The Scholar and Journalist
I hold a master's degree in journalism from the University of North Carolina (Tar Heel, always) and a PhD in history from Duke, where I specialized in the late 19th century, African-Americans, gender, and the law. Currently, I am the senior editor with Rewire.News, the leading online publication about reproductive health, rights, and justice. I'm at work on a book about African-Americans and abortion from 1860 to the present. Did I say I'm ambitious?
My goals as a writer-historian are few. I write what I like, to quote South African freedom fighter Steve Biko. I want to capture sweetness and harm, sometimes in the same piece. I need to show that the present is always in bed with the past. I write to cross boundaries promiscuously, even and perhaps especially the boundaries of my own thinking and making. I translate my innate nosiness into articles — and a hybrid career of my own making. And, importantly, I want to bridge the gaps between academic writing and that wordsmithing my grandmother could read — and would want to read. And because I am something of a contrarian, I write to show scholars who sneer at "popular" writing that having a mass audience is not a shame, but a privilege and a labor of immense proportions. Not everybody can do it, even when they try. That's not #shade, just fact.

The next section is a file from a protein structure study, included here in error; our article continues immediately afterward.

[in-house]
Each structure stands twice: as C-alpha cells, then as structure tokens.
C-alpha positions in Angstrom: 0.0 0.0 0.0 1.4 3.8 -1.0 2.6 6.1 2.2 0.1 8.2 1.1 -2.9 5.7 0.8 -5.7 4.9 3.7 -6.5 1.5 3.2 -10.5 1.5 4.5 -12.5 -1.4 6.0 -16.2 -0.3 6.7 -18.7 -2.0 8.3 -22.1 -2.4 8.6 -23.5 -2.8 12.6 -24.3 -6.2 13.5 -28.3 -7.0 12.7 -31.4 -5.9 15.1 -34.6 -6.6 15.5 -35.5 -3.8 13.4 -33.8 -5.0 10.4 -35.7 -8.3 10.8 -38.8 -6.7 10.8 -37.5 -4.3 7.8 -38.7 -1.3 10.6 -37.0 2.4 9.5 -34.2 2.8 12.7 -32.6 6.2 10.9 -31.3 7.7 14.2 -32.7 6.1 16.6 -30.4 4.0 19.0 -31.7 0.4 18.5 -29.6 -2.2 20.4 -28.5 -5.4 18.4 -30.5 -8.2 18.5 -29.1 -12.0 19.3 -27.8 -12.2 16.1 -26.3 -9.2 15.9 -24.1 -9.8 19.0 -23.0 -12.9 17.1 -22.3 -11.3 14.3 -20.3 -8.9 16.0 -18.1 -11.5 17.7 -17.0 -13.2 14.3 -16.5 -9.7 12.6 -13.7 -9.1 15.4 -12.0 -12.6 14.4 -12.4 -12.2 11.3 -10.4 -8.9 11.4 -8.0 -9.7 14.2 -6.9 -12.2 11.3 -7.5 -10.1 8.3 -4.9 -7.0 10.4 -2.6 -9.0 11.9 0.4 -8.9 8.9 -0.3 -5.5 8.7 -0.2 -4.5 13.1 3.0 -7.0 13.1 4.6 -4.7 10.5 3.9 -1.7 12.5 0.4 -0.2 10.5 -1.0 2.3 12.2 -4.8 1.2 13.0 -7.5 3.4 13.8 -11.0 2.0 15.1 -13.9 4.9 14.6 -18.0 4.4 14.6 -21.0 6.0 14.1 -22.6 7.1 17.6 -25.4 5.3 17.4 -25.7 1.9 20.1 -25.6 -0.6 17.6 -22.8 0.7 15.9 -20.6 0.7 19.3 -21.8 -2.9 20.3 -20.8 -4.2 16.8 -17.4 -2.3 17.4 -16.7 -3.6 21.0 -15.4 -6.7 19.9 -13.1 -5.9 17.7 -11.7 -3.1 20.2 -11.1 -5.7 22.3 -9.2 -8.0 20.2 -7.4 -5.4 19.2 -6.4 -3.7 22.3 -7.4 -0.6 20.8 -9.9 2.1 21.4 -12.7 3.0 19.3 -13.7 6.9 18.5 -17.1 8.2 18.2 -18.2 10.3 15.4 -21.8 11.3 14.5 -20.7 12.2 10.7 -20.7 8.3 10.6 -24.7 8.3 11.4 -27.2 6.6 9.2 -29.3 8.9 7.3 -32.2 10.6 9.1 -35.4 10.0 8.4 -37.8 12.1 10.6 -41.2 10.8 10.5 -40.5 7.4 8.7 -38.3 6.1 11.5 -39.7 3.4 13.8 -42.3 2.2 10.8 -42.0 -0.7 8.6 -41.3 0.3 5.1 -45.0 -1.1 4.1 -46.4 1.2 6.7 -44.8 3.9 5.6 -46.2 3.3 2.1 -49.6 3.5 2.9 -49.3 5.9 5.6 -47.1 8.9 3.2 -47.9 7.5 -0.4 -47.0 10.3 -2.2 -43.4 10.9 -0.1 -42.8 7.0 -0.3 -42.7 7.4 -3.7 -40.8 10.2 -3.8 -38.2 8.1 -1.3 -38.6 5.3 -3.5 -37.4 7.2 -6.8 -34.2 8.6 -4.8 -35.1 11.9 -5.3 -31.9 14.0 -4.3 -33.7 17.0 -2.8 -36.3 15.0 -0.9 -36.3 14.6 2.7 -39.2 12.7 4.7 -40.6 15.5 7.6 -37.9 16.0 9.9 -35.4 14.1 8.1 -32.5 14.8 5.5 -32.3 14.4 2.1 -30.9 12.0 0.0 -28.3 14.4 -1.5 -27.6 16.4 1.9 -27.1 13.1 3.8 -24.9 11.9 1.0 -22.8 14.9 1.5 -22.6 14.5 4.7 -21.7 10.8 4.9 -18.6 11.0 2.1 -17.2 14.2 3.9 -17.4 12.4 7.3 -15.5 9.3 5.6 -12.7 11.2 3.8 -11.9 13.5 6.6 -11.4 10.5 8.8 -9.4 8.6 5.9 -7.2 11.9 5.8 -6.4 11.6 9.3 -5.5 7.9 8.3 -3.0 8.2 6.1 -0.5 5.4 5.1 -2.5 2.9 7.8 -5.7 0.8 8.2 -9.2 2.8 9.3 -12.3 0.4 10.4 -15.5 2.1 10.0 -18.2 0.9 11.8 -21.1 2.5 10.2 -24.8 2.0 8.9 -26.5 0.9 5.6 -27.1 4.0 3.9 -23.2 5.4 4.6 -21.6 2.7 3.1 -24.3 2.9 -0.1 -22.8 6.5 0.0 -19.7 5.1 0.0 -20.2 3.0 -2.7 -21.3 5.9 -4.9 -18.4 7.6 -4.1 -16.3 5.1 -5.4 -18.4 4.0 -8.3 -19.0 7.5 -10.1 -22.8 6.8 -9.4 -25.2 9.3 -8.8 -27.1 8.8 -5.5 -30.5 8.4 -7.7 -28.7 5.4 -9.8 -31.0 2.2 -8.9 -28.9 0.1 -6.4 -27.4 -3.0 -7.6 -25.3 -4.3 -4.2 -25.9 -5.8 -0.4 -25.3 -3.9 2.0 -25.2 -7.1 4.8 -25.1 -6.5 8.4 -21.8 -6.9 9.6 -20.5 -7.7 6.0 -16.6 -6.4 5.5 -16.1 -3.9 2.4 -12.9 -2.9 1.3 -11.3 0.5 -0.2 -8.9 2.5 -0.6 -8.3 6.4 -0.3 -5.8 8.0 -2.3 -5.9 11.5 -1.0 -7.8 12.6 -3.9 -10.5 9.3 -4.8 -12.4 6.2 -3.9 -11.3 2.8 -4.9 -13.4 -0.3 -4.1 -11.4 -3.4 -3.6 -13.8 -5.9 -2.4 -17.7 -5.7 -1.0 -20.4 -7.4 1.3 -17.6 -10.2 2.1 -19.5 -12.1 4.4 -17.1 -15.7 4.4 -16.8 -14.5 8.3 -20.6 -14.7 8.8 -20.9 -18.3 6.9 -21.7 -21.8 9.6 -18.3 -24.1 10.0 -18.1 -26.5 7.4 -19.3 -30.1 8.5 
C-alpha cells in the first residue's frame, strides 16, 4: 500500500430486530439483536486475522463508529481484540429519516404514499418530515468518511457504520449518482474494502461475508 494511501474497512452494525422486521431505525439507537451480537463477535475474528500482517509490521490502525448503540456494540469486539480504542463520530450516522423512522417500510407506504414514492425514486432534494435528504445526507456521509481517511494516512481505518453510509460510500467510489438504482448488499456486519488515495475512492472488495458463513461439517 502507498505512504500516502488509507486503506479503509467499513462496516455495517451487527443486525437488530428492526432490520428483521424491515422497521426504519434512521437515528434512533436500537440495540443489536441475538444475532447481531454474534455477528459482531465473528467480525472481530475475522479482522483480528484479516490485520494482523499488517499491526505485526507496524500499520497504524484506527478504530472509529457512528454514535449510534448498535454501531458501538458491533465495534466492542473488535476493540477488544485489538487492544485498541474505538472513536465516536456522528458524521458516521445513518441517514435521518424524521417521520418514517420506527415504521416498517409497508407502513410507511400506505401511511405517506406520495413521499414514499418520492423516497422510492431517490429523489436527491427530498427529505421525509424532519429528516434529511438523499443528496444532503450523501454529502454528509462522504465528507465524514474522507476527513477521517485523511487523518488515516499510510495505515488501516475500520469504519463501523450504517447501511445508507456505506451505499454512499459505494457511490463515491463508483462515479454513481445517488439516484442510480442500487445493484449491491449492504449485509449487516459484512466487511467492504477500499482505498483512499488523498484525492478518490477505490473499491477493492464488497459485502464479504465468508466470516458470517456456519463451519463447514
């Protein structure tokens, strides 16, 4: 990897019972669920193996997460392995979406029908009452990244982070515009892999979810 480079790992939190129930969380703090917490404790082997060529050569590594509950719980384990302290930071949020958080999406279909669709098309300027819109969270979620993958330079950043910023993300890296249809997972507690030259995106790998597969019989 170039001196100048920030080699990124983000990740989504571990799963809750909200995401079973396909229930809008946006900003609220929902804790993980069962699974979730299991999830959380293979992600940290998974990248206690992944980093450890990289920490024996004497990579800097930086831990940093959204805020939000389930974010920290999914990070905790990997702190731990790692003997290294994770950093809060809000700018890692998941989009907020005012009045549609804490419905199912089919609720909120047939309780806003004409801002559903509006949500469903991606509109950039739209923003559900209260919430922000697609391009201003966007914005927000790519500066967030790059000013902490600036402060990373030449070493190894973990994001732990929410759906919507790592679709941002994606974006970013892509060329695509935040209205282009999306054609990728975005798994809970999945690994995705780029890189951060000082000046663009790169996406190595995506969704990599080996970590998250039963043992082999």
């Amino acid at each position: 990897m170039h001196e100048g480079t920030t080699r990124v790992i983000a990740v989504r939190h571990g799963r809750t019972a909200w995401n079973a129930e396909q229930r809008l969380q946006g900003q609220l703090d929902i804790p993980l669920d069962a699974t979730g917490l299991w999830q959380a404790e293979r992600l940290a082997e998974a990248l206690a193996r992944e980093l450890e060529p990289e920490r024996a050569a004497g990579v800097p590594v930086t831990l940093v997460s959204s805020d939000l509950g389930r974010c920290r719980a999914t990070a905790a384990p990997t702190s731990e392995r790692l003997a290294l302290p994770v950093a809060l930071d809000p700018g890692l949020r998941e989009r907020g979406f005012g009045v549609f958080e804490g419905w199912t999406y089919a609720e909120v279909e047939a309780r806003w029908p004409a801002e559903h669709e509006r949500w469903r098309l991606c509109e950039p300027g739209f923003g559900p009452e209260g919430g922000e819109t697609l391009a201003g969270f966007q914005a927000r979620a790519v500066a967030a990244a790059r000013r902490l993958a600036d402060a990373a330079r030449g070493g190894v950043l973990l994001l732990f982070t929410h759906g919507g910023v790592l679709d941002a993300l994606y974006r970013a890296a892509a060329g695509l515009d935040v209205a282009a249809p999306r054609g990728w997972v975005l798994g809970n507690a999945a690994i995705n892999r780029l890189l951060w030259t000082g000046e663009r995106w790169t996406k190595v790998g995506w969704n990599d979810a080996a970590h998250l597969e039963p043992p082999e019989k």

There's more to life than accolades. You should know where I'm from: I'm a lifelong Southerner by birth, residence, and culture. I call myself a bi-Carolinian with roots in eastern South Carolina (no, not the Low Country) and the mountains of Western North Carolina. I'm a country cosmopolitan who travels but always returns home. And I come from people who were farmers, schoolteachers, social workers, soldiers, and thinkers, even when they couldn't read or write. I take my land and my literacy — pillars of my people's freedom and my own —seriously.
Curriculum vitae available by request.